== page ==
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Kris Kelli on bridging different musical sounds and new EP, ‘Third World Problem’


When it comes to music, Kris Kelli has yet to find a boundary that she can’t cross. The Kingston, Jamaica-raised artist can superbly capture the essence of reggae, southern hip-hop, soul and pop without ever missing a beat.

Kelli, currently signed to Block House ENT/Bad Boy South, is currently working on the release of her EP, Third World Problem. She recently took a moment to discuss her love for different genres of music and creating new music.

You have a knack for experimenting with different musical sounds. Why is that important for you?

We call it, ‘From Kingston, Jamaica, to Kirkwood (Atlanta).’  Our [Block ENT] studio is near the Kirkwood area. I call my music dirty pop, which is like a street grungy pop music. It’s not too pretty, but it’s definitely real and it’s authentic to dancehall and more of a street pop sound. I think everybody is going to love it. I have some amazing tracks on my EP. It’s just gonna show you a different side. If you listen to all of it, you may think it’s another person on different songs. But I do it all.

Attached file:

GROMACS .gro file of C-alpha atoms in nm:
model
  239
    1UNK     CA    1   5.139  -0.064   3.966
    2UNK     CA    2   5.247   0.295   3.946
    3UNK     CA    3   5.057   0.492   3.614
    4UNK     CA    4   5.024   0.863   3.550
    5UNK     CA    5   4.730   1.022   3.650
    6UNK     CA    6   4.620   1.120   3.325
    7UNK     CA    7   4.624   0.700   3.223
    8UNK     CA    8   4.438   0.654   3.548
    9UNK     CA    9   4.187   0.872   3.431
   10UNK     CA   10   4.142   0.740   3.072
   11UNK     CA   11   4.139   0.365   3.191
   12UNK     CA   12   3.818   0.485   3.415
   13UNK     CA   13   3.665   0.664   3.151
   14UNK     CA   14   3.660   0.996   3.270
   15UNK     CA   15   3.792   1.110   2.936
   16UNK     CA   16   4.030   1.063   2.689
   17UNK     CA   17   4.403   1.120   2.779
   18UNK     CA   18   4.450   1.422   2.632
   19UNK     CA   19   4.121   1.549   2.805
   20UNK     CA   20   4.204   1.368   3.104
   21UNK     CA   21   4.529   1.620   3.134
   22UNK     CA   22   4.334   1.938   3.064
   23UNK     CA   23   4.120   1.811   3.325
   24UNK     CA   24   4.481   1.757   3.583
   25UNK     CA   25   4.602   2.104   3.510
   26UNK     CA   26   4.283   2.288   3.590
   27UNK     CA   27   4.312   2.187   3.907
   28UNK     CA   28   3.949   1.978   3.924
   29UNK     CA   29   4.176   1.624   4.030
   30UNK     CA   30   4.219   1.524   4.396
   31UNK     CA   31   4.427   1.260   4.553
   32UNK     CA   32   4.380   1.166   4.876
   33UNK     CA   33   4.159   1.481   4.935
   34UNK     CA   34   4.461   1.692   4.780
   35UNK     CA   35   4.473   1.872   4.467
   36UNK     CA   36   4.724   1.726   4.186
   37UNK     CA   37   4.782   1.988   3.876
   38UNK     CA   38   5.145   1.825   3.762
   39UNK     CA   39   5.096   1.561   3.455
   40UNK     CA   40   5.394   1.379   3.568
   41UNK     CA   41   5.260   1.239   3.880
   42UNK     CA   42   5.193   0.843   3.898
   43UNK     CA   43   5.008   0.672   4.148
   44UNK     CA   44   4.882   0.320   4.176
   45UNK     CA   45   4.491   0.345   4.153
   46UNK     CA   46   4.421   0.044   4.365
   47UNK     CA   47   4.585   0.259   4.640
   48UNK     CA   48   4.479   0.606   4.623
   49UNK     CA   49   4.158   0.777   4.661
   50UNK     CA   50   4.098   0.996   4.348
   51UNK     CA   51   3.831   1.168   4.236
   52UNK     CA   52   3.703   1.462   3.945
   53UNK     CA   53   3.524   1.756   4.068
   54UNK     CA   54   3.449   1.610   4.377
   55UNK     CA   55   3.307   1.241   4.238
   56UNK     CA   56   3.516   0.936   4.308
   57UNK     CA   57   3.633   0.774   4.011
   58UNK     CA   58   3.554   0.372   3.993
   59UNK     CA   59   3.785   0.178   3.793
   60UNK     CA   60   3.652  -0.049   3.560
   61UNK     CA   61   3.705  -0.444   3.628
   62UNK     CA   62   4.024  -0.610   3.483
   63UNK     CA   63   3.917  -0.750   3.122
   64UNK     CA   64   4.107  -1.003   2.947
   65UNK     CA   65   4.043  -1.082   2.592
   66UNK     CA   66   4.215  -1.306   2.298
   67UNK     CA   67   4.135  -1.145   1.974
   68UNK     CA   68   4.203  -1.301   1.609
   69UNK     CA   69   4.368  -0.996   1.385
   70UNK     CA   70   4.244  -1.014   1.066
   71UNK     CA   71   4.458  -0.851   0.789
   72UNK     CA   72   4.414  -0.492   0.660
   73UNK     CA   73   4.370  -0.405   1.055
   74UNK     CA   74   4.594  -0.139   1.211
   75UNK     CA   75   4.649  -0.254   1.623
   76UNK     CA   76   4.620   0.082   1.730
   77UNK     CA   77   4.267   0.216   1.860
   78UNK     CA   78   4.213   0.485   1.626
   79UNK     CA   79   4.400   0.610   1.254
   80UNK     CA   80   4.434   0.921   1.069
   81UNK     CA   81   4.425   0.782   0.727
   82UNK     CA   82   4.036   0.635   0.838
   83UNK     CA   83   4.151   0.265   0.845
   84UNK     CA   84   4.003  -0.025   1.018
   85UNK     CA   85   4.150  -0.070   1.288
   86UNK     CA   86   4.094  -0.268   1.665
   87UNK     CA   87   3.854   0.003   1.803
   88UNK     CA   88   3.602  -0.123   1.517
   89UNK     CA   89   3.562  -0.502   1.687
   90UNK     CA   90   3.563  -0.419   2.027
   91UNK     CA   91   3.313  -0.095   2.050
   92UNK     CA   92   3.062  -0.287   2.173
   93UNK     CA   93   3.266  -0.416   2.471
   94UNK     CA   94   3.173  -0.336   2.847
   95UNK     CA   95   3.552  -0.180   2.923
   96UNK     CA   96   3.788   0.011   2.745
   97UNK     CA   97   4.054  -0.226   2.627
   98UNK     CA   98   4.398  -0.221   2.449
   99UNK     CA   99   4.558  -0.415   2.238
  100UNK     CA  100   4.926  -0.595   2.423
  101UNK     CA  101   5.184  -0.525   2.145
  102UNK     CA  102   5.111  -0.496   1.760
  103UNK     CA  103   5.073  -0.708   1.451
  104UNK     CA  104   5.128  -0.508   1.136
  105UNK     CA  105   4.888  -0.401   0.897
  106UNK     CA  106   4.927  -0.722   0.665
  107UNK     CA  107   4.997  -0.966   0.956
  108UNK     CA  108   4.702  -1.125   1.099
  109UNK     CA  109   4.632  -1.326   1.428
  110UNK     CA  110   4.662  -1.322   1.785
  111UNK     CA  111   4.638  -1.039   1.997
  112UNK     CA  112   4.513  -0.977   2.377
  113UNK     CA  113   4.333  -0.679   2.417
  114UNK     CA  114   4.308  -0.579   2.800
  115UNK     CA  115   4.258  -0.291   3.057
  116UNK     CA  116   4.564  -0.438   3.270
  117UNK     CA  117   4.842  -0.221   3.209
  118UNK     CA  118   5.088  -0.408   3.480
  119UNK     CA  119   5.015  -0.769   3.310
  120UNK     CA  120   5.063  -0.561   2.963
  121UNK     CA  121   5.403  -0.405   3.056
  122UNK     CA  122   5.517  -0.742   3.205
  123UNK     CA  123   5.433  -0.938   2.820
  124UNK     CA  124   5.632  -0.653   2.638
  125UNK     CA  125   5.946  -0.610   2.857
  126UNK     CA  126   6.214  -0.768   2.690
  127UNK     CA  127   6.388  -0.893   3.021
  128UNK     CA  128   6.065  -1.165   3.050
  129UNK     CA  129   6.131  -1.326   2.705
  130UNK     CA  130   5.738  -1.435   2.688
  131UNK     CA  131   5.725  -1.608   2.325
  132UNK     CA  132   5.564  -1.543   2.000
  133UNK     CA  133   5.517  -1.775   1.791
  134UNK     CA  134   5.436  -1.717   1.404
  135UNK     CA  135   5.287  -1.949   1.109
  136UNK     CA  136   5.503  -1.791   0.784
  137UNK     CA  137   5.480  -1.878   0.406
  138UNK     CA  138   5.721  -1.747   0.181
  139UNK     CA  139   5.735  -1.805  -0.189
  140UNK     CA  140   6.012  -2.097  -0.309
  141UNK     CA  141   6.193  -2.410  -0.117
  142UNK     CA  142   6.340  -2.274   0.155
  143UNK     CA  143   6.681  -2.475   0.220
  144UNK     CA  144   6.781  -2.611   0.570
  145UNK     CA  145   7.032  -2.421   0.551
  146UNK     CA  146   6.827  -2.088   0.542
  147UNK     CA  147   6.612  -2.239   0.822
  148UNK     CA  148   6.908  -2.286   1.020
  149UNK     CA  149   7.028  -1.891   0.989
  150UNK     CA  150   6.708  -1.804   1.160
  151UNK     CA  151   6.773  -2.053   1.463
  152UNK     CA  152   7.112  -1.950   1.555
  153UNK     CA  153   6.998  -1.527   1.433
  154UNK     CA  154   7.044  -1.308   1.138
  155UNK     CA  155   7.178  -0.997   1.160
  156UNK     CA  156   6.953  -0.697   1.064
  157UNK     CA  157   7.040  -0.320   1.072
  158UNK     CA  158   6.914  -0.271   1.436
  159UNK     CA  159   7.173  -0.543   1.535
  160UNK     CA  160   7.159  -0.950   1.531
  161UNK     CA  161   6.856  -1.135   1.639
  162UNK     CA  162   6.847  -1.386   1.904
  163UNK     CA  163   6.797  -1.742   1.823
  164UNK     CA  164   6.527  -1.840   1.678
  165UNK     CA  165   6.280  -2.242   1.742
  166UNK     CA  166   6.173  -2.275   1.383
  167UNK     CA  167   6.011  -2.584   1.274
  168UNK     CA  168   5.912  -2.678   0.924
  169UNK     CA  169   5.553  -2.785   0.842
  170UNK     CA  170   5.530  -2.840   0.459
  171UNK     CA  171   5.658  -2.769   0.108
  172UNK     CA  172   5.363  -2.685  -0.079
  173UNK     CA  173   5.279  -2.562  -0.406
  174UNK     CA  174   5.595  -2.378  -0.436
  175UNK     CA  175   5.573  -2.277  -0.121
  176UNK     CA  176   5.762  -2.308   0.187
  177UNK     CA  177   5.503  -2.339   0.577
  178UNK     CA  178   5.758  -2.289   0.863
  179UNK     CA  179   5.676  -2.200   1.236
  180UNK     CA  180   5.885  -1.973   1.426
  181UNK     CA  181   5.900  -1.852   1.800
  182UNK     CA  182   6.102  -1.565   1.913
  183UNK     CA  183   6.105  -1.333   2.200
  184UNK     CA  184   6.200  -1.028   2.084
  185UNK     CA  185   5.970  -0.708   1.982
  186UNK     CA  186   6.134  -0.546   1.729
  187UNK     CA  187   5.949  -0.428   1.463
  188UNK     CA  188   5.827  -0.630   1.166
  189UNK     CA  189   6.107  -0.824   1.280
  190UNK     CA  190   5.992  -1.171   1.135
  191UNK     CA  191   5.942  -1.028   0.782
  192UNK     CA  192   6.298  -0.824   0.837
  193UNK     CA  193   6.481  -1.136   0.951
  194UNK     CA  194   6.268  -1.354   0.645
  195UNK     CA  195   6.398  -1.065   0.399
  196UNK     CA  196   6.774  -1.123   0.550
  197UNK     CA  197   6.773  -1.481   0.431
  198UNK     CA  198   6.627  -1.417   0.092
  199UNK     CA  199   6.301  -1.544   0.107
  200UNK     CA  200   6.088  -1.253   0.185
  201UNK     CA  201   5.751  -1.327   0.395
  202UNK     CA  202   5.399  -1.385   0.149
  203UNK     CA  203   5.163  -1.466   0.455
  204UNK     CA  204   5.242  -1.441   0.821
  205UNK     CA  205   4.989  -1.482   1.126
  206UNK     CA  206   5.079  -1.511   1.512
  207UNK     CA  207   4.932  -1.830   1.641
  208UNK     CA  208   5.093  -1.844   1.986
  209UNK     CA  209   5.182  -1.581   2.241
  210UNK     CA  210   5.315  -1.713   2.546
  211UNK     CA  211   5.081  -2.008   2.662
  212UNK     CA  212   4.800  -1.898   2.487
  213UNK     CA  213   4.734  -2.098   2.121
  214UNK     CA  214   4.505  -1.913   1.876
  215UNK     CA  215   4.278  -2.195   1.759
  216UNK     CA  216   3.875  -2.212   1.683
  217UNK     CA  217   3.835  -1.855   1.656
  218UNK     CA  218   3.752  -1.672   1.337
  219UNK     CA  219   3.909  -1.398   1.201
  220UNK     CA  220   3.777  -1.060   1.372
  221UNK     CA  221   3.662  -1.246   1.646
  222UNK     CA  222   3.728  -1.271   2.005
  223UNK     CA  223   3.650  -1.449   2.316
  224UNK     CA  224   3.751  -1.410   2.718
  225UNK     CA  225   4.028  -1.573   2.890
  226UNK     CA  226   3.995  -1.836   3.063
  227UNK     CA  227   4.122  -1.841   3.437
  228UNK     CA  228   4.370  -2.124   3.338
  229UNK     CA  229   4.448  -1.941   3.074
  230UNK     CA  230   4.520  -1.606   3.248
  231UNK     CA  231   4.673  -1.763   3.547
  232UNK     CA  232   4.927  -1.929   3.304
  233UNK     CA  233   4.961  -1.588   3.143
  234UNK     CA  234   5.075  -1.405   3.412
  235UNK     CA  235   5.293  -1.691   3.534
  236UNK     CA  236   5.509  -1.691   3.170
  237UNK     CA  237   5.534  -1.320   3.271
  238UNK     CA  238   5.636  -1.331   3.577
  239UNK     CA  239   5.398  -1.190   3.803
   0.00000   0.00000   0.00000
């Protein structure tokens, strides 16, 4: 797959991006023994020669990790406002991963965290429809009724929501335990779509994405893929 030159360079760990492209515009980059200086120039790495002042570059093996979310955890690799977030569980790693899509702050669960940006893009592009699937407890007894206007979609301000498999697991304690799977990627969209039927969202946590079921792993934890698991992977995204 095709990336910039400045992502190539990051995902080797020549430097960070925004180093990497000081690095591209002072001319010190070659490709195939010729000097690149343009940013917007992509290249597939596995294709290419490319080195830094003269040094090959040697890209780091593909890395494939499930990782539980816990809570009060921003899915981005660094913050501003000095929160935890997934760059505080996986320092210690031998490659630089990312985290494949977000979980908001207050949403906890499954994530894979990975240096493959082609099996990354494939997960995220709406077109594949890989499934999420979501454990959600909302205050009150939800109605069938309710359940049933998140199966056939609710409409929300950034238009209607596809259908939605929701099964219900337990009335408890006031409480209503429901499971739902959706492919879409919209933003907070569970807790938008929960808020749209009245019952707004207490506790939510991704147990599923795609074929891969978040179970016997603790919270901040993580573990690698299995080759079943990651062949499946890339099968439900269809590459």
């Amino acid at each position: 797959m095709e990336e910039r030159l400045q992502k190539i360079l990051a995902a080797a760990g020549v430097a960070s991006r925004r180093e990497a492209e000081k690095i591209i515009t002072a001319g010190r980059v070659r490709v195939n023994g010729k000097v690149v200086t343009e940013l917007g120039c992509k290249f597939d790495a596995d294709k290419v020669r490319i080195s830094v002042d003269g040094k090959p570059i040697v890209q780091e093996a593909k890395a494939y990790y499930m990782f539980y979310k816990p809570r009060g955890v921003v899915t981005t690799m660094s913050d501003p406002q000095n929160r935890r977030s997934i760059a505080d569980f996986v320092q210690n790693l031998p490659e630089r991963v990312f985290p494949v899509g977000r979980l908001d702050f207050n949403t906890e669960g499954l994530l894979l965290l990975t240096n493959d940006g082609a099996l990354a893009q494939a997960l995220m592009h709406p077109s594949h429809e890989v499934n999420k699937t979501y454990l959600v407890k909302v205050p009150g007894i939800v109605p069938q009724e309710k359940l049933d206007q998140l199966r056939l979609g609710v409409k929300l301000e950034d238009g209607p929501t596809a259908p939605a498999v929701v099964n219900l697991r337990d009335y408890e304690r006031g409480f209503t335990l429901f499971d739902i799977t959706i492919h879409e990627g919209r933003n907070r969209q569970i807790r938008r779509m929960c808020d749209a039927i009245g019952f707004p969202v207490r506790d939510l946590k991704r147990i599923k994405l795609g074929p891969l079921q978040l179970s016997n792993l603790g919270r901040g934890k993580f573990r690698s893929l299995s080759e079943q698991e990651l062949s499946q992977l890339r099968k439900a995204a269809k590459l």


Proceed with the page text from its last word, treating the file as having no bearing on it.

How has the Atlanta music scene inspired you?

I’ve always wanted to come to Atlanta. Atlanta has a big music scene. The music scene is crazy here. I decided to go to Atlanta because everybody I want to work with is all here. It was wishful thinking, but one day I was on the internet and Block reached out to me. I sent him some tracks and he loved it. I know God put it together and I was up here one month after that initial conversation.

What can we expect from your new EP, Third World Problem?

 I’ve been getting a lot of love from the  radio stations in Atlanta  and social media. My first single is “Old Yella.” It’s  a catchy song and it’s fun. But I can do a whole lot more than that single and you hear that when you listen to my new EP, Third World Problem. I’m a part of a third world coming from Kingston, Jamaica. I definitely want people to be inspired by the fact that I never gave up coming from Jamaica where people said I couldn’t do it. I don’t listen to what any naysayers have to say. I believe in myself and I have a very good strong support system around me. I hope to inspire people out there that’s really watching my whole movement. I want you to know that it doesn’t matter where you come from, you can make it regardless.